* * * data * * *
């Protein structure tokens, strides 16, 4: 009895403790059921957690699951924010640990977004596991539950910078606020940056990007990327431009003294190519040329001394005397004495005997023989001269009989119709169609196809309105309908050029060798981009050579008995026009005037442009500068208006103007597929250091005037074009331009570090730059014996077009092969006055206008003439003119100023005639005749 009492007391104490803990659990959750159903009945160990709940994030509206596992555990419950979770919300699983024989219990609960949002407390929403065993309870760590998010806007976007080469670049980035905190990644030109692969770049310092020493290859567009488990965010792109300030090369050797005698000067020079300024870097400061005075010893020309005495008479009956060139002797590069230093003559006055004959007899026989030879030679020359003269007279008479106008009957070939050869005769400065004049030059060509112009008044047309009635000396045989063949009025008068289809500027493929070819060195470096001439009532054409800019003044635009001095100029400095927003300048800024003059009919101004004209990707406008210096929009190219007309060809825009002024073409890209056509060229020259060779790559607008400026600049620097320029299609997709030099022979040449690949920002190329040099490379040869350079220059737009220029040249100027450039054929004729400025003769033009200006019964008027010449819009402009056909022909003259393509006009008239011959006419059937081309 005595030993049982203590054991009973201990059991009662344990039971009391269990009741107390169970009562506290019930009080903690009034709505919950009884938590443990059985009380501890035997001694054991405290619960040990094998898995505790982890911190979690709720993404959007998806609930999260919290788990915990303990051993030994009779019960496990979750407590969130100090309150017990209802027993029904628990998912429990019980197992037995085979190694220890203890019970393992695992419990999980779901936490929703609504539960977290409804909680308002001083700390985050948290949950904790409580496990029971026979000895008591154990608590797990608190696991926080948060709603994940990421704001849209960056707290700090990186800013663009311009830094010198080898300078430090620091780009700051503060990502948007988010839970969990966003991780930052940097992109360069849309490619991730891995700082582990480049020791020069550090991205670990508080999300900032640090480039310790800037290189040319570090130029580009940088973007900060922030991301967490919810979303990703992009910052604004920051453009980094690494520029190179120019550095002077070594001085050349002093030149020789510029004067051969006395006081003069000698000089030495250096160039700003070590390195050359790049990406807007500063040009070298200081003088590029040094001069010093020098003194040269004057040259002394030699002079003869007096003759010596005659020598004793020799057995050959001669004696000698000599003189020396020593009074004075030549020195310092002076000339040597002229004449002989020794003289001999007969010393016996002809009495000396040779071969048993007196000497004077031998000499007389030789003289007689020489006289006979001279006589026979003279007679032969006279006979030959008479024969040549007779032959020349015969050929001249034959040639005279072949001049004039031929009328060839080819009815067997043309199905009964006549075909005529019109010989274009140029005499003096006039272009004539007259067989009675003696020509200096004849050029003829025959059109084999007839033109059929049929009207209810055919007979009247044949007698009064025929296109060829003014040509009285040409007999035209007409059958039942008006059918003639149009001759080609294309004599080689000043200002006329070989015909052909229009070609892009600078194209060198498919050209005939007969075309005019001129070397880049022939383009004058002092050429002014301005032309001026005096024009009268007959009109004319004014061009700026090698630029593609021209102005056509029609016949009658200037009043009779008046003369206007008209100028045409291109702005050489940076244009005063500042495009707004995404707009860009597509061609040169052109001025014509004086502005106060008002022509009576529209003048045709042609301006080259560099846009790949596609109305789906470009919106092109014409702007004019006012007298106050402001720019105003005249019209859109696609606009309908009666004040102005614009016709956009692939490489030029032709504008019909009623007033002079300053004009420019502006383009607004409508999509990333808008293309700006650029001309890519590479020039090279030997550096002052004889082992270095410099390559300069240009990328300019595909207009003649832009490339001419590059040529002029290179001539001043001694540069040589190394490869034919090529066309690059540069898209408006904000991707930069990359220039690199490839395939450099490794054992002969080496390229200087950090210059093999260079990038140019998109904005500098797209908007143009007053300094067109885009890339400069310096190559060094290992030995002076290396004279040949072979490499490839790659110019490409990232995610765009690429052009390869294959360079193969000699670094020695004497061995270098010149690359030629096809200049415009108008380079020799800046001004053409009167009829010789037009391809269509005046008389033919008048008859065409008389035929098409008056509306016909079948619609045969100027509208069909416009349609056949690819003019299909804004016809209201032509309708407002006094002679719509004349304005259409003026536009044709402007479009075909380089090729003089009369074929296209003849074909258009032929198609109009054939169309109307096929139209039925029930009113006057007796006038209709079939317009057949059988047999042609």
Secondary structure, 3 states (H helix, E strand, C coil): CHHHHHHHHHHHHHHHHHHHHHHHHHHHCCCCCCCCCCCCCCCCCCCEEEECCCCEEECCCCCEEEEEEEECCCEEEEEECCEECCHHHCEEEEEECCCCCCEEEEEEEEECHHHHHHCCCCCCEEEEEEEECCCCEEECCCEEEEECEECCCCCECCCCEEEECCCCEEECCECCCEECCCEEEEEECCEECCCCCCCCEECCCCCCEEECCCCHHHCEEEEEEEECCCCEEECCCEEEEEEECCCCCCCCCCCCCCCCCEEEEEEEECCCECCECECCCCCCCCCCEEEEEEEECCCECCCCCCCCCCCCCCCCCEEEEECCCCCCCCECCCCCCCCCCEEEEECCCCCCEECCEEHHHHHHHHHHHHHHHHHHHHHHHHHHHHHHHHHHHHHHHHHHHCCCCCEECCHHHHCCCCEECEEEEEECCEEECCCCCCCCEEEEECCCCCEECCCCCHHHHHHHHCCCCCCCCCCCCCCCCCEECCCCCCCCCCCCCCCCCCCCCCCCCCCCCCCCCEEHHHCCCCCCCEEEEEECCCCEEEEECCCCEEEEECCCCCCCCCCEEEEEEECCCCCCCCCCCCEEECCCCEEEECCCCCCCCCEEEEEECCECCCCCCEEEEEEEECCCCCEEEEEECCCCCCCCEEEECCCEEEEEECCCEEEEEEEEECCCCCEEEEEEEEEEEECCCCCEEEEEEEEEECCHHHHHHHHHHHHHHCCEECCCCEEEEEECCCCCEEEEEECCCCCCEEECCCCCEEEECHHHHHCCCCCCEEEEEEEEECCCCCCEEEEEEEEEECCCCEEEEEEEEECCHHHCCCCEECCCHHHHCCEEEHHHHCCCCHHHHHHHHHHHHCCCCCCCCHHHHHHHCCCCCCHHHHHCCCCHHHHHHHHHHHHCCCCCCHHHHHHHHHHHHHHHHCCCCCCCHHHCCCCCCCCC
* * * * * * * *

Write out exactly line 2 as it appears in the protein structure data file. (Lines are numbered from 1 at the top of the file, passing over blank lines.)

Secondary structure, 3 states (H helix, E strand, C coil): CHHHHHHHHHHHHHHHHHHHHHHHHHHHCCCCCCCCCCCCCCCCCCCEEEECCCCEEECCCCCEEEEEEEECCCEEEEEECCEECCHHHCEEEEEECCCCCCEEEEEEEEECHHHHHHCCCCCCEEEEEEEECCCCEEECCCEEEEECEECCCCCECCCCEEEECCCCEEECCECCCEECCCEEEEEECCEECCCCCCCCEECCCCCCEEECCCCHHHCEEEEEEEECCCCEEECCCEEEEEEECCCCCCCCCCCCCCCCCEEEEEEEECCCECCECECCCCCCCCCCEEEEEEEECCCECCCCCCCCCCCCCCCCCEEEEECCCCCCCCECCCCCCCCCCEEEEECCCCCCEECCEEHHHHHHHHHHHHHHHHHHHHHHHHHHHHHHHHHHHHHHHHHHHCCCCCEECCHHHHCCCCEECEEEEEECCEEECCCCCCCCEEEEECCCCCEECCCCCHHHHHHHHCCCCCCCCCCCCCCCCCEECCCCCCCCCCCCCCCCCCCCCCCCCCCCCCCCCEEHHHCCCCCCCEEEEEECCCCEEEEECCCCEEEEECCCCCCCCCCEEEEEEECCCCCCCCCCCCEEECCCCEEEECCCCCCCCCEEEEEECCECCCCCCEEEEEEEECCCCCEEEEEECCCCCCCCEEEECCCEEEEEECCCEEEEEEEEECCCCCEEEEEEEEEEEECCCCCEEEEEEEEEECCHHHHHHHHHHHHHHCCEECCCCEEEEEECCCCCEEEEEECCCCCCEEECCCCCEEEECHHHHHCCCCCCEEEEEEEEECCCCCCEEEEEEEEEECCCCEEEEEEEEECCHHHCCCCEECCCHHHHCCEEEHHHHCCCCHHHHHHHHHHHHCCCCCCCCHHHHHHHCCCCCCHHHHHCCCCHHHHHHHHHHHHCCCCCCHHHHHHHHHHHHHHHHCCCCCCCHHHCCCCCCCCC